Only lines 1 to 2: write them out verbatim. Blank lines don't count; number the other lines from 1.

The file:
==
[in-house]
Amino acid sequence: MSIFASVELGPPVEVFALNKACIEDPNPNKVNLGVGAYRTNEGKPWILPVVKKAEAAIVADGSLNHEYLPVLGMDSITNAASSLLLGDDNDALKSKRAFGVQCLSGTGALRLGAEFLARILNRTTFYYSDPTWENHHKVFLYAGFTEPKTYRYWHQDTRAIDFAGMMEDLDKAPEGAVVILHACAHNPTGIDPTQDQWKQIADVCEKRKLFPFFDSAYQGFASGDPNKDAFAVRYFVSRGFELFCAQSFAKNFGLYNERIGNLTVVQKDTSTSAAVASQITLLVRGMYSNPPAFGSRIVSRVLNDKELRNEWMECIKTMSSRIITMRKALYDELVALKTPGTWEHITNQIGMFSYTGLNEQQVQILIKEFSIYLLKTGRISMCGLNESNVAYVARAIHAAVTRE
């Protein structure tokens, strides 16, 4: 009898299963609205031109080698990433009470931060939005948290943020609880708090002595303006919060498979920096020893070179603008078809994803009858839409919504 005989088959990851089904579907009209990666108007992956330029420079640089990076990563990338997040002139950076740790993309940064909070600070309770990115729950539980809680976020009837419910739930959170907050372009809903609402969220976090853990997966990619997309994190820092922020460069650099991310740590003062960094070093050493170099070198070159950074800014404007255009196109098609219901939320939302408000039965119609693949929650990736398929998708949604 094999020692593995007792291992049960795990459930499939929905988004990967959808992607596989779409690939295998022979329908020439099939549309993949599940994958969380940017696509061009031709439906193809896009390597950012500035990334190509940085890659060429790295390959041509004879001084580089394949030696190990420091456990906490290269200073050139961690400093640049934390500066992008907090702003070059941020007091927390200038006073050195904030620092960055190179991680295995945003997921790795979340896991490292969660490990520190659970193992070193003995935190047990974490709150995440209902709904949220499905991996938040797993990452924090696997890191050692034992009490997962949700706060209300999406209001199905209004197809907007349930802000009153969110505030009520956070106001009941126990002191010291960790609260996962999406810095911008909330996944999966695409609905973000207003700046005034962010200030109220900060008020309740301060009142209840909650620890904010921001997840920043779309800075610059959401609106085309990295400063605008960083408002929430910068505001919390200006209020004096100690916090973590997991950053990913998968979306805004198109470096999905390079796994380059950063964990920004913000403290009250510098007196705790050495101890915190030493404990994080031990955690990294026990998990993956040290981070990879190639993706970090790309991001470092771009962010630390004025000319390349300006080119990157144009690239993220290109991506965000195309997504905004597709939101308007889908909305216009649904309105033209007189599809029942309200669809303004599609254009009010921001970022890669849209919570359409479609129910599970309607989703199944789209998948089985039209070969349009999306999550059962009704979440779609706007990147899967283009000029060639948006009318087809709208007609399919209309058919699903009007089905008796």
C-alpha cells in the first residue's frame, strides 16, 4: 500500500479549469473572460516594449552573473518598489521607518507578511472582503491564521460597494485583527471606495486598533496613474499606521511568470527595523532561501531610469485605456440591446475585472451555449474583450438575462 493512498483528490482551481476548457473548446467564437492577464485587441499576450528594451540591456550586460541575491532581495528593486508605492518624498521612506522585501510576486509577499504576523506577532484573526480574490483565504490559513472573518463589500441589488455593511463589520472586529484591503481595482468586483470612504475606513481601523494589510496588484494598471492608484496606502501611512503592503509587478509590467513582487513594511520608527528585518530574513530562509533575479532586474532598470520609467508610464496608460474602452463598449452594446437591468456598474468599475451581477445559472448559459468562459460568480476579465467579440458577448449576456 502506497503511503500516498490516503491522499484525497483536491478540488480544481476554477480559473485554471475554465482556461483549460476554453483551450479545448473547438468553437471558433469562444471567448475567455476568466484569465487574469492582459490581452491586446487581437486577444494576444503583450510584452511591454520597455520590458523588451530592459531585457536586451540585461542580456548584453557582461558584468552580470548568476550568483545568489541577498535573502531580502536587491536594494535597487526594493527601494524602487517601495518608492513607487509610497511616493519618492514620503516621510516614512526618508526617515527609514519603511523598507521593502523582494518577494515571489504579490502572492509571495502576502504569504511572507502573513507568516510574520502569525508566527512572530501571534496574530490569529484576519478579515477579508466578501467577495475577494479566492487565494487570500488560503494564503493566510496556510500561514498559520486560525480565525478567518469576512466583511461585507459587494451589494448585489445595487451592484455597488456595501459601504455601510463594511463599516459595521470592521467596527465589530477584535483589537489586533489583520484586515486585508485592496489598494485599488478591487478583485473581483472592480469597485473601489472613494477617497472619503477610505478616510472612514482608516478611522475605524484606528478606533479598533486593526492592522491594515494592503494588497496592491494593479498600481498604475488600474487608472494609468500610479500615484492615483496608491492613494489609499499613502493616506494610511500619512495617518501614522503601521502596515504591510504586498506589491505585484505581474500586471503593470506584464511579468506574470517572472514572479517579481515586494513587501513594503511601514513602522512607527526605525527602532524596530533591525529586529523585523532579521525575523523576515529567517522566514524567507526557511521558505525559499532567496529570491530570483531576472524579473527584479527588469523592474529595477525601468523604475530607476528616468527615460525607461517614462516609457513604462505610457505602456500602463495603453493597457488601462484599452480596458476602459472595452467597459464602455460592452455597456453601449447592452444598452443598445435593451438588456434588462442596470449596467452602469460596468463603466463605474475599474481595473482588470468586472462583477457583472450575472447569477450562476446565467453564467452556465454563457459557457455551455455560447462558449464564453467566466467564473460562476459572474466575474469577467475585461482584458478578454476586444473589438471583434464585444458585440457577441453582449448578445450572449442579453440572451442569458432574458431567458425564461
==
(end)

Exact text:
[in-house]
Amino acid sequence: MSIFASVELGPPVEVFALNKACIEDPNPNKVNLGVGAYRTNEGKPWILPVVKKAEAAIVADGSLNHEYLPVLGMDSITNAASSLLLGDDNDALKSKRAFGVQCLSGTGALRLGAEFLARILNRTTFYYSDPTWENHHKVFLYAGFTEPKTYRYWHQDTRAIDFAGMMEDLDKAPEGAVVILHACAHNPTGIDPTQDQWKQIADVCEKRKLFPFFDSAYQGFASGDPNKDAFAVRYFVSRGFELFCAQSFAKNFGLYNERIGNLTVVQKDTSTSAAVASQITLLVRGMYSNPPAFGSRIVSRVLNDKELRNEWMECIKTMSSRIITMRKALYDELVALKTPGTWEHITNQIGMFSYTGLNEQQVQILIKEFSIYLLKTGRISMCGLNESNVAYVARAIHAAVTRE